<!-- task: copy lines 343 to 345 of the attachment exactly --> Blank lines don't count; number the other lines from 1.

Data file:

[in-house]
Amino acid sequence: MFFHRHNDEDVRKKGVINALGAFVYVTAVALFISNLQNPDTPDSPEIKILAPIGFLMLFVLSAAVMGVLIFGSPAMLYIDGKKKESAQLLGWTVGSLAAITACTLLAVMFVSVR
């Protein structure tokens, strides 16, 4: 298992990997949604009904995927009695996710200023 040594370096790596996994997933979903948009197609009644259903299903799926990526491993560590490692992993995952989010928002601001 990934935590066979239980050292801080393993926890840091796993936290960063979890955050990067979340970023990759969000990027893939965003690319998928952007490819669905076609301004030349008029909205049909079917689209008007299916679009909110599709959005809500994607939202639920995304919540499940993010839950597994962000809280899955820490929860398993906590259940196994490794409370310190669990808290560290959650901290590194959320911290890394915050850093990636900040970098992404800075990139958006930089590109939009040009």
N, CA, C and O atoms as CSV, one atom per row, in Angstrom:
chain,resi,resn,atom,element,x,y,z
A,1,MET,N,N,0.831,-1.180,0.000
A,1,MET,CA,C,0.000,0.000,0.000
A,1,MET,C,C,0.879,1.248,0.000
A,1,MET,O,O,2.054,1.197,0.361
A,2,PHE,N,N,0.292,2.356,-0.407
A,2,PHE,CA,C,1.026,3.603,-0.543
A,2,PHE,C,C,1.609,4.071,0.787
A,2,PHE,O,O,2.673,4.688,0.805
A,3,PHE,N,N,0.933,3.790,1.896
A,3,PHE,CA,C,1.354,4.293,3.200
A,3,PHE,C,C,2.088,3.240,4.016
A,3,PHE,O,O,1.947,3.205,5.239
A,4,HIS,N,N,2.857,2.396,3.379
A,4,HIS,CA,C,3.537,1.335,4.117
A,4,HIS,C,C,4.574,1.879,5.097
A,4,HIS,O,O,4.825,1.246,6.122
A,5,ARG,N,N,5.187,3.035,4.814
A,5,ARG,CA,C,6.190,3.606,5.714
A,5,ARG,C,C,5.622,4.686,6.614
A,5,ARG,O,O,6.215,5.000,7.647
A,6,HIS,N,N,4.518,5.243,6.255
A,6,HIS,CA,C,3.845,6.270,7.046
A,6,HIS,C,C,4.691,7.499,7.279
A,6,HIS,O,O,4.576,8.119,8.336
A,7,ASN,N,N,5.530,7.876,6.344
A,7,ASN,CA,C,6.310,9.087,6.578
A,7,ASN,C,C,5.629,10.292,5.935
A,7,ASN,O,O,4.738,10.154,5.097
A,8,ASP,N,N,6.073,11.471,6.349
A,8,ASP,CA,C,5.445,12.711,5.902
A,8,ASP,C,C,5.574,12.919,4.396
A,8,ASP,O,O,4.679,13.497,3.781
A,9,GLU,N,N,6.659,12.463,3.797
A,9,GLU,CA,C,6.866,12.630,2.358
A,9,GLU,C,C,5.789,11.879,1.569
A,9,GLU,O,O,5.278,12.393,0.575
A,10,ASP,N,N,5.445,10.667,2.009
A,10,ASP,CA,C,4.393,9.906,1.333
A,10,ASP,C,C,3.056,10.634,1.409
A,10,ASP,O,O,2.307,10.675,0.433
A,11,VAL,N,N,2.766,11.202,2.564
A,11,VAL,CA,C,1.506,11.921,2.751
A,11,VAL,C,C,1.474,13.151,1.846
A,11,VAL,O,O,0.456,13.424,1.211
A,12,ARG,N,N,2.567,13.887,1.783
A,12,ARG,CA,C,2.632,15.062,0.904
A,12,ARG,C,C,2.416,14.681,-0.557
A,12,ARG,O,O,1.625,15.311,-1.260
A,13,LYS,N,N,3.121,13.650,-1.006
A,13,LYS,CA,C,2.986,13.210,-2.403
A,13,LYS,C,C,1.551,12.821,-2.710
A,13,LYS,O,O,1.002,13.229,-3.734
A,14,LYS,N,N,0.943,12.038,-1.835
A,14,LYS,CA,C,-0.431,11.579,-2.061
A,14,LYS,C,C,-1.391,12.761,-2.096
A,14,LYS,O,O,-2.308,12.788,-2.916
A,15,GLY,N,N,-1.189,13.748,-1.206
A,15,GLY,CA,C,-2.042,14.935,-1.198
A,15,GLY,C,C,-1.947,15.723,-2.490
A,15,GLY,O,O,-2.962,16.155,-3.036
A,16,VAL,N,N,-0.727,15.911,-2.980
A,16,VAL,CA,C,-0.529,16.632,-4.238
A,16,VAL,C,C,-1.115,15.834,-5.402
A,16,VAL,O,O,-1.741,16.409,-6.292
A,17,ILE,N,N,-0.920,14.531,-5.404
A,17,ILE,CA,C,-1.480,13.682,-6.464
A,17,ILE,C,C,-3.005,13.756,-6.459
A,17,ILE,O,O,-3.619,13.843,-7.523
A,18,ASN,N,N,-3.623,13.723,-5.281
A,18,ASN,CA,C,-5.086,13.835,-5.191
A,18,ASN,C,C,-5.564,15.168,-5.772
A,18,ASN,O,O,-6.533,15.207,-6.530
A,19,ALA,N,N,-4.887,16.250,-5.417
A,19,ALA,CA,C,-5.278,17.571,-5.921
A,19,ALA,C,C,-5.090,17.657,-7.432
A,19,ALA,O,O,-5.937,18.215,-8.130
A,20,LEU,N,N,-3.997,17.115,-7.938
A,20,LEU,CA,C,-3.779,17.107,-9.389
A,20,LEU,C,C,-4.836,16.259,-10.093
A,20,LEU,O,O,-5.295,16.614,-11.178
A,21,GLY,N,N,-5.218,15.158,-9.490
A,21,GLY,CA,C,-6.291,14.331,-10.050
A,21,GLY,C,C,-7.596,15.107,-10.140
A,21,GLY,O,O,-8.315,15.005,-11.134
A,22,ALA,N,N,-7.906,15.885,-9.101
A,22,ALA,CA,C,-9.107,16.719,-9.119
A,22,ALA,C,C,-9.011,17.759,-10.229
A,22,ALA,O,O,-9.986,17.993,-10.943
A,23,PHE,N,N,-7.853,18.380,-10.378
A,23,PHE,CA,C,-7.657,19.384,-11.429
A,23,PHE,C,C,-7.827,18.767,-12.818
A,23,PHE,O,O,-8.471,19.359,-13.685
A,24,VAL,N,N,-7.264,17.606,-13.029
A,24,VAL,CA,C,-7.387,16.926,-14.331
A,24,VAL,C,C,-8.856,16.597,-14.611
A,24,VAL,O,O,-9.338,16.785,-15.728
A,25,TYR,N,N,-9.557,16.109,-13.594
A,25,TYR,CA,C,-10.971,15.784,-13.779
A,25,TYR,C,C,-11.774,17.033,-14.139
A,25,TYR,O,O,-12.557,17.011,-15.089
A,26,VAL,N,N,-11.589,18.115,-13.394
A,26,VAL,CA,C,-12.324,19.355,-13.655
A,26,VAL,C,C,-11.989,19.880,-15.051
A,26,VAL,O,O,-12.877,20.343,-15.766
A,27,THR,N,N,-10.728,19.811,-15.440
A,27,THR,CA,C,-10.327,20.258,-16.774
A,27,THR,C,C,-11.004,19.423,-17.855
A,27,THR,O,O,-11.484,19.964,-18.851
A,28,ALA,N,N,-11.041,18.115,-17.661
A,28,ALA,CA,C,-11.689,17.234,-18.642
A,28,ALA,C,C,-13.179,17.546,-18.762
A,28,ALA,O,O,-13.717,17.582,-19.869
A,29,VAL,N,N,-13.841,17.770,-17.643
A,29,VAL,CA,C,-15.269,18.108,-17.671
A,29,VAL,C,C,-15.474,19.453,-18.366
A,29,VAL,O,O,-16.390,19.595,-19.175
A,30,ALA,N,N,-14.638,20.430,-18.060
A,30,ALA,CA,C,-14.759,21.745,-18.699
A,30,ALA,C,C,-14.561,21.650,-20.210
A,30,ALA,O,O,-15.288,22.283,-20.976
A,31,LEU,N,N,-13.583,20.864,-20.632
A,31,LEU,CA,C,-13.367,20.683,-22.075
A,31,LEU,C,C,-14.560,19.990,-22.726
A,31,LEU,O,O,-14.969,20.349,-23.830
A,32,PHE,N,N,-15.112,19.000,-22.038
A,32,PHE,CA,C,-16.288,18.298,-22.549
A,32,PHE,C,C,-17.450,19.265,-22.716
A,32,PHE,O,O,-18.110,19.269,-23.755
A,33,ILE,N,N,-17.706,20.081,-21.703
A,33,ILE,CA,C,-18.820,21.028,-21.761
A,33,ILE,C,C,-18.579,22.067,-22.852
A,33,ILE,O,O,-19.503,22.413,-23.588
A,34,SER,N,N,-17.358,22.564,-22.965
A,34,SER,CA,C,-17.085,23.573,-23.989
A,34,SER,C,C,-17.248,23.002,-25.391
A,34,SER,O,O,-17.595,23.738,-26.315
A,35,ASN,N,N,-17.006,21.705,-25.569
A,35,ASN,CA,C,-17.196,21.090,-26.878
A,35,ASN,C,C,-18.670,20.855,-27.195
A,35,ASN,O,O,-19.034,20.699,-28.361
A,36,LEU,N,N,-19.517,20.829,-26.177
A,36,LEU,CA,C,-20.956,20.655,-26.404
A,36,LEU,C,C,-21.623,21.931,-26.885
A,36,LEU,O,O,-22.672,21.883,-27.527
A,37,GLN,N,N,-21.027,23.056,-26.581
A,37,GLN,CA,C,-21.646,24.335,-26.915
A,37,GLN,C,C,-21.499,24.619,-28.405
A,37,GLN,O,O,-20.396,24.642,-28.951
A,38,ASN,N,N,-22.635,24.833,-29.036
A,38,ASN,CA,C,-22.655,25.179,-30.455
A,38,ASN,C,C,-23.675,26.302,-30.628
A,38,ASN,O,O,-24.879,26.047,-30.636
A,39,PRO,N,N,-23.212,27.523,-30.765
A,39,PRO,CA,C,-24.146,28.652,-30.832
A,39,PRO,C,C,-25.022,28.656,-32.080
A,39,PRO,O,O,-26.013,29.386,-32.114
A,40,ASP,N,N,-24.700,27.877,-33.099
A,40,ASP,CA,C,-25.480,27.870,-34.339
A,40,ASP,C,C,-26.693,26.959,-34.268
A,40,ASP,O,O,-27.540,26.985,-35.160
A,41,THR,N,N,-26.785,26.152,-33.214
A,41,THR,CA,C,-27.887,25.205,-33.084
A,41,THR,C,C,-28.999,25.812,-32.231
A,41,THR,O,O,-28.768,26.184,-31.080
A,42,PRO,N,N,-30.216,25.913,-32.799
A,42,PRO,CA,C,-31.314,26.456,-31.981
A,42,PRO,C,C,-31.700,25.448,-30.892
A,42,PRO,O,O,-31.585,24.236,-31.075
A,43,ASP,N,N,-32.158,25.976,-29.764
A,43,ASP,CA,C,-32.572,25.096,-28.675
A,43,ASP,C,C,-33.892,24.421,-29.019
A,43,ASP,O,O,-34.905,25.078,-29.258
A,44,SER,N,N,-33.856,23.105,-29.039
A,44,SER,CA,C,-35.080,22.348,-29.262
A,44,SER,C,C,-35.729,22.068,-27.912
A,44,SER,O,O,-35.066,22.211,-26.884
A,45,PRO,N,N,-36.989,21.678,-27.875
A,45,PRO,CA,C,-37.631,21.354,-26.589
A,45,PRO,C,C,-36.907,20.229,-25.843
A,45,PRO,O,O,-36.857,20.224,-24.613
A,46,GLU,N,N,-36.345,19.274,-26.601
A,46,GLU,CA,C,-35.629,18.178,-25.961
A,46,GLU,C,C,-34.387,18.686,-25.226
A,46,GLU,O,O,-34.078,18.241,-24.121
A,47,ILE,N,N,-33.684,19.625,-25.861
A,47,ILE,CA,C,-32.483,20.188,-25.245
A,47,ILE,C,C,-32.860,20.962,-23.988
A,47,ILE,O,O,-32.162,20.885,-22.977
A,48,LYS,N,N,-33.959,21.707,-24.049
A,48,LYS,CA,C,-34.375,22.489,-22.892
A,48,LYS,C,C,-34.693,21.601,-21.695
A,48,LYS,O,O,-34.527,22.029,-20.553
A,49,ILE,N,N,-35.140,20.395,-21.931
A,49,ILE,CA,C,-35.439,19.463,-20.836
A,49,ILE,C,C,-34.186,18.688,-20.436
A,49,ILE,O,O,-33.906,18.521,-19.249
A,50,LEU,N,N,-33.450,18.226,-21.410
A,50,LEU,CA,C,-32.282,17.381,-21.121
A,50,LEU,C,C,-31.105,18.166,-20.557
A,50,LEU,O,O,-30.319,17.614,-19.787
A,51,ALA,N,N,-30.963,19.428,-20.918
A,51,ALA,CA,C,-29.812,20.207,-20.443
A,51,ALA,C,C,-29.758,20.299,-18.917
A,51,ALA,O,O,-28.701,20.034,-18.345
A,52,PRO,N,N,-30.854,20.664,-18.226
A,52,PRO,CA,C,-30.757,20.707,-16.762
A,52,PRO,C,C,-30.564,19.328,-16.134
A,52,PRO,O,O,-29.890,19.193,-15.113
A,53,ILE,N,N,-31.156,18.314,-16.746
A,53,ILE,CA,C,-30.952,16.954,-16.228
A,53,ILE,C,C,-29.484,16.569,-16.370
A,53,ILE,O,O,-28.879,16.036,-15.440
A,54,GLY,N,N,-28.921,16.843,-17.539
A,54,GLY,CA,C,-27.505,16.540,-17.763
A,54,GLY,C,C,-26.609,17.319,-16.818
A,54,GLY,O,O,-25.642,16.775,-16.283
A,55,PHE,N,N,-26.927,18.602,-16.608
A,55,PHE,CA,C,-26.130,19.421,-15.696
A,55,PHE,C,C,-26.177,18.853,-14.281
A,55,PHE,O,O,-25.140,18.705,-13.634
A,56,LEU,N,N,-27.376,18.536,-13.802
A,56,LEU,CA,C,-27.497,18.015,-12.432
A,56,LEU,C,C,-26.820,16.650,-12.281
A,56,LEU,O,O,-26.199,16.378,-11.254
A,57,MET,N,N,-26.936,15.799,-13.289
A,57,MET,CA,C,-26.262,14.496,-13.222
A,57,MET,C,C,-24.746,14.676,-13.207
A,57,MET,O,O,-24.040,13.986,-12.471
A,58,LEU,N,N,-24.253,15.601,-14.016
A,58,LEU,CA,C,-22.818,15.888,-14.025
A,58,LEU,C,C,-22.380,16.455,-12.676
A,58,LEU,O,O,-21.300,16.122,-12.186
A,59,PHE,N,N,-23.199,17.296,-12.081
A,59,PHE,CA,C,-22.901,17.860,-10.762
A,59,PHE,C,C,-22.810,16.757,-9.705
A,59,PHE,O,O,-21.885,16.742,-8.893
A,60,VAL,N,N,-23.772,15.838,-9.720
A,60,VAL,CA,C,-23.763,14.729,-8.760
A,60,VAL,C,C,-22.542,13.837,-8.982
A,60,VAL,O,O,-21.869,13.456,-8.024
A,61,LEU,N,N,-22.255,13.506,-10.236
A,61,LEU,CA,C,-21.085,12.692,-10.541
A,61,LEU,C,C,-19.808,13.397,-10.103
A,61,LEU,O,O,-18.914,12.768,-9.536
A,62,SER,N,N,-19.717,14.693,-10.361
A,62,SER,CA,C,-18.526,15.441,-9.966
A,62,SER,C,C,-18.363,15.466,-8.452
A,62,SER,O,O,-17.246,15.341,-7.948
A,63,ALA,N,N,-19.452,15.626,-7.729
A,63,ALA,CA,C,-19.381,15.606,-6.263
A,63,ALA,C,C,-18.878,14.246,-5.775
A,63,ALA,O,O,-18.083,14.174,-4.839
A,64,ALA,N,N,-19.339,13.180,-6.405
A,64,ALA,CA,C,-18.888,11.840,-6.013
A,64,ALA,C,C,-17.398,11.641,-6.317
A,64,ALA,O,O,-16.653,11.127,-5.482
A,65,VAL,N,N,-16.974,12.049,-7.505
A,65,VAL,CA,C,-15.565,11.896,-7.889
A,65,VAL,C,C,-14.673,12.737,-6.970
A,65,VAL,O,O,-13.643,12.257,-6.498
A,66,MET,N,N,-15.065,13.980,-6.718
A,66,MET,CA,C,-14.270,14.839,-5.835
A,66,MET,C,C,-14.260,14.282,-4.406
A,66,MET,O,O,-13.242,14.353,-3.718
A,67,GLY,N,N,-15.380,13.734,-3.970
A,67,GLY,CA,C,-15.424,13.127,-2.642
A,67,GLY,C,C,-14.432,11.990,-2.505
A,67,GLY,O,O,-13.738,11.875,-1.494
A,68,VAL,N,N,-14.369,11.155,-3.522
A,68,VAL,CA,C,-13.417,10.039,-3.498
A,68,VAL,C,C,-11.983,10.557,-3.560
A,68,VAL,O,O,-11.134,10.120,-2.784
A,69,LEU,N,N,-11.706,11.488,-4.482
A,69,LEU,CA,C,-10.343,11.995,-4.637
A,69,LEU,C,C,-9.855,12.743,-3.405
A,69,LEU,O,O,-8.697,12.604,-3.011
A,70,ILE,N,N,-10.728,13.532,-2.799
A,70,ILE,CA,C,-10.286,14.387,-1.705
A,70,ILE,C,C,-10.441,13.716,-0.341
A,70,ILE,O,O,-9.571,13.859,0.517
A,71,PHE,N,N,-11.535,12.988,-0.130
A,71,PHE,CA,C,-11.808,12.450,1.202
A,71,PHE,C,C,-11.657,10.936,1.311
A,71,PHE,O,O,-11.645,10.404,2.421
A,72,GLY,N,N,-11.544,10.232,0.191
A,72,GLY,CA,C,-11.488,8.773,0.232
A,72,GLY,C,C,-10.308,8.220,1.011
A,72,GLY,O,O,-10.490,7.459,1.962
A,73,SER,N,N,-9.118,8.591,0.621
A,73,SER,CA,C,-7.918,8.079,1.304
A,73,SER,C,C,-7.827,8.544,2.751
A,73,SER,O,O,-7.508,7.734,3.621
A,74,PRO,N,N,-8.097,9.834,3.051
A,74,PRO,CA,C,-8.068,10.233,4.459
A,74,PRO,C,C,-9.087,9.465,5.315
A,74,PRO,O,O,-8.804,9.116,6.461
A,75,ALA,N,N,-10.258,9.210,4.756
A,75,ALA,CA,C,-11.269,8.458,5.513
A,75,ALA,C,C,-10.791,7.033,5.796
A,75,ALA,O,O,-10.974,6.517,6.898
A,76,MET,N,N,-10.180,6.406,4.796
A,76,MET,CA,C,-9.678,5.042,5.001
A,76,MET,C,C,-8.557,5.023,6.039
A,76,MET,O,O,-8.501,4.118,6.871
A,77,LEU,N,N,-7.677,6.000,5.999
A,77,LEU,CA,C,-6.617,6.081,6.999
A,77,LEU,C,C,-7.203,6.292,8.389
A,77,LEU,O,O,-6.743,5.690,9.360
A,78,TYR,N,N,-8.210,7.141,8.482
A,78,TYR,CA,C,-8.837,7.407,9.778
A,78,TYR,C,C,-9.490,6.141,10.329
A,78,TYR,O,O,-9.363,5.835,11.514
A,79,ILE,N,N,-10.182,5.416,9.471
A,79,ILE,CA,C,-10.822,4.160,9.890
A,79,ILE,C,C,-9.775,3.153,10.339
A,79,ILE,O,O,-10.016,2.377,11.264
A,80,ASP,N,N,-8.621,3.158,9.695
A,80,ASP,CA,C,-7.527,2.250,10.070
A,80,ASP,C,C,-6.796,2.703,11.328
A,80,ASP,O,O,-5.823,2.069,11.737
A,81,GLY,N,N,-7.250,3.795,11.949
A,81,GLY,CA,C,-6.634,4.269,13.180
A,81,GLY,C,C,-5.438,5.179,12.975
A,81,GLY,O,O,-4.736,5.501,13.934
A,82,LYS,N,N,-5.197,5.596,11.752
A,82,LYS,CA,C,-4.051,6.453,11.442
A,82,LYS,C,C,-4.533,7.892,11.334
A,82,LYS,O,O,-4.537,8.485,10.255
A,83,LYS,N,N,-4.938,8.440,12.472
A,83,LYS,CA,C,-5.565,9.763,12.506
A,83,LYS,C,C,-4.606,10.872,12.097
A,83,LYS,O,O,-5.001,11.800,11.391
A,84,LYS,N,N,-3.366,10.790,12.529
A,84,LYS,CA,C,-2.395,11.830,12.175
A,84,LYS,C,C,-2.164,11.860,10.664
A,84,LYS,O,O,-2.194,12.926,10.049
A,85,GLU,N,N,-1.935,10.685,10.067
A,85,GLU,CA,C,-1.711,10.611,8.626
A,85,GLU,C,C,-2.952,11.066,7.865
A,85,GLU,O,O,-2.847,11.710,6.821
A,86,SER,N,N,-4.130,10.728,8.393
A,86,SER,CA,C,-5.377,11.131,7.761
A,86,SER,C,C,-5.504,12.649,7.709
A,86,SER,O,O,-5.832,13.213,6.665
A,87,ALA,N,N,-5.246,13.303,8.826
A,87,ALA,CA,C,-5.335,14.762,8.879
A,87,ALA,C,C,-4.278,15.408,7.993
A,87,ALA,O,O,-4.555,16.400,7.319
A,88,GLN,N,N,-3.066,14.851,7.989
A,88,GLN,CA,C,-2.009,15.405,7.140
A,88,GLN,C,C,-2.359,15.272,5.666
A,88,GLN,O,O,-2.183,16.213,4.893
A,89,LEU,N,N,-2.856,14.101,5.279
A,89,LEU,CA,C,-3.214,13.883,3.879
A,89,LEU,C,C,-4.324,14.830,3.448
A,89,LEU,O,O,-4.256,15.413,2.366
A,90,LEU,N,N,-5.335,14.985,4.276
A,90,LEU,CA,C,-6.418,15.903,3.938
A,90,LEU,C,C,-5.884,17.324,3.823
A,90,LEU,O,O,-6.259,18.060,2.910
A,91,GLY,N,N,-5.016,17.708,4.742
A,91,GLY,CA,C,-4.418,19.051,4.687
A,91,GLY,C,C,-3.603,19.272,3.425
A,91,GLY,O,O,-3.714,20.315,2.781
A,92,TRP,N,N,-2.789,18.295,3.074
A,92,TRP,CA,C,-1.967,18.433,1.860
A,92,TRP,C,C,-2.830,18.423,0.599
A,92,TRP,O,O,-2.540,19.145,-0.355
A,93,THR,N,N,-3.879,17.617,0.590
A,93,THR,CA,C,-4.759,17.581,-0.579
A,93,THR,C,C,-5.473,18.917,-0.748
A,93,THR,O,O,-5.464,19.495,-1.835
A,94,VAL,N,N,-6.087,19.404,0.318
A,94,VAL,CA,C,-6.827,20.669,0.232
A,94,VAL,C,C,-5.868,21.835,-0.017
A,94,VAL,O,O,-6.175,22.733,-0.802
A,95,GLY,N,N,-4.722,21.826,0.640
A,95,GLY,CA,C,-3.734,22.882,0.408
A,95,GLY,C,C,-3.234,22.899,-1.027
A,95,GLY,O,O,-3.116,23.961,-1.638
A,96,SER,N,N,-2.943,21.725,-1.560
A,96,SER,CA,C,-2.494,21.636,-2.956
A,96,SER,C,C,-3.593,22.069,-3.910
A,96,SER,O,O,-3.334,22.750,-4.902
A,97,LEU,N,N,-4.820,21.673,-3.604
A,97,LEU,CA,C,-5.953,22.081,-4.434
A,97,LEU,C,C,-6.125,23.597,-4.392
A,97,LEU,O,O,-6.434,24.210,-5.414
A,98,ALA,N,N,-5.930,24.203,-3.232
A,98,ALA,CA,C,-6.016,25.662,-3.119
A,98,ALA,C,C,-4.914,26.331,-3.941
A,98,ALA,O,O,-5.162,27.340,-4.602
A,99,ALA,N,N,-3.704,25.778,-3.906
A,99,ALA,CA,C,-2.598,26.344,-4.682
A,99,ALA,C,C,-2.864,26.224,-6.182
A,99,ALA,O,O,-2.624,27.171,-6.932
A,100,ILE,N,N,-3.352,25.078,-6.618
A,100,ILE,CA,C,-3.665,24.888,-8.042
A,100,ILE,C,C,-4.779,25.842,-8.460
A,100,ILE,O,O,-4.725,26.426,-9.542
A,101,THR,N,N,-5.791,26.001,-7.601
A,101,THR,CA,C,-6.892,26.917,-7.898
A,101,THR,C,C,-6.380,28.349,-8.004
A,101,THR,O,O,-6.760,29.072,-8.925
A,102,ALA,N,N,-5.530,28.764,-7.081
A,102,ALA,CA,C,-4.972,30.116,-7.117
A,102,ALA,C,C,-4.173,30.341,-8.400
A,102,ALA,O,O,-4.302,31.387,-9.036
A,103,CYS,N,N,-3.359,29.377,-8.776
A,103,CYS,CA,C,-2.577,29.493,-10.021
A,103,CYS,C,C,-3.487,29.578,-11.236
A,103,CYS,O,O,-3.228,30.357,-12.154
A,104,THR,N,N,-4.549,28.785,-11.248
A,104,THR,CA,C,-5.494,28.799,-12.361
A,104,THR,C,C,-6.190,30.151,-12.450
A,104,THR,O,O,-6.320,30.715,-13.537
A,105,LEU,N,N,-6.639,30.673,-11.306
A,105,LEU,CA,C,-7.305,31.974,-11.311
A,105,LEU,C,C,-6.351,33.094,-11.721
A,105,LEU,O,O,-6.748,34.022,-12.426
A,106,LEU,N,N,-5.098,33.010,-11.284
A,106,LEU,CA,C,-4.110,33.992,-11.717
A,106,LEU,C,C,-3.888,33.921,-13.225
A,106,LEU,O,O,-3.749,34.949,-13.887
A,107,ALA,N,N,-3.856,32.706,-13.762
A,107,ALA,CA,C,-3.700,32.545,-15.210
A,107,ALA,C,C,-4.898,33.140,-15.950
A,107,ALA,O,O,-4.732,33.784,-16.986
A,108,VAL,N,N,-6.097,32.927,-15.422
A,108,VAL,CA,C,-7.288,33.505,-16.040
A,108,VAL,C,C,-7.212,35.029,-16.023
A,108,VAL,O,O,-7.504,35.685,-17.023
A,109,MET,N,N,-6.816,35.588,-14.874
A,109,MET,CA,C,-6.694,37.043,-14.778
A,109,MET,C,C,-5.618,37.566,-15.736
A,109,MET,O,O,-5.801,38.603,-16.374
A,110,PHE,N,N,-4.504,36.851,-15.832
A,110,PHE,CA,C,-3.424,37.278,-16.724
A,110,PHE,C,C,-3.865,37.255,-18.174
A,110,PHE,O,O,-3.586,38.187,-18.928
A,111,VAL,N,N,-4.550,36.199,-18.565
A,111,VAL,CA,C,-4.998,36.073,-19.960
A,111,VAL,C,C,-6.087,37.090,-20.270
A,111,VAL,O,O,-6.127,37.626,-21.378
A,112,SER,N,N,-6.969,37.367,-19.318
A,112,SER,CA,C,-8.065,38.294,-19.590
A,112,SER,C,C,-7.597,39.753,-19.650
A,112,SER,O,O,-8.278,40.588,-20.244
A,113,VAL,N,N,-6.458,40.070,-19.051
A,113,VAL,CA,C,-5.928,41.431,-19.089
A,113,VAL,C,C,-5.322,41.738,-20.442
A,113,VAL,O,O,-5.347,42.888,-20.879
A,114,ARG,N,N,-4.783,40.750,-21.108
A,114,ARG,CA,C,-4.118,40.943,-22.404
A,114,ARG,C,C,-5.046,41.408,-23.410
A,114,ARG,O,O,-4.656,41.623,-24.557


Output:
A,85,GLU,CA,C,-1.711,10.611,8.626
A,85,GLU,C,C,-2.952,11.066,7.865
A,85,GLU,O,O,-2.847,11.710,6.821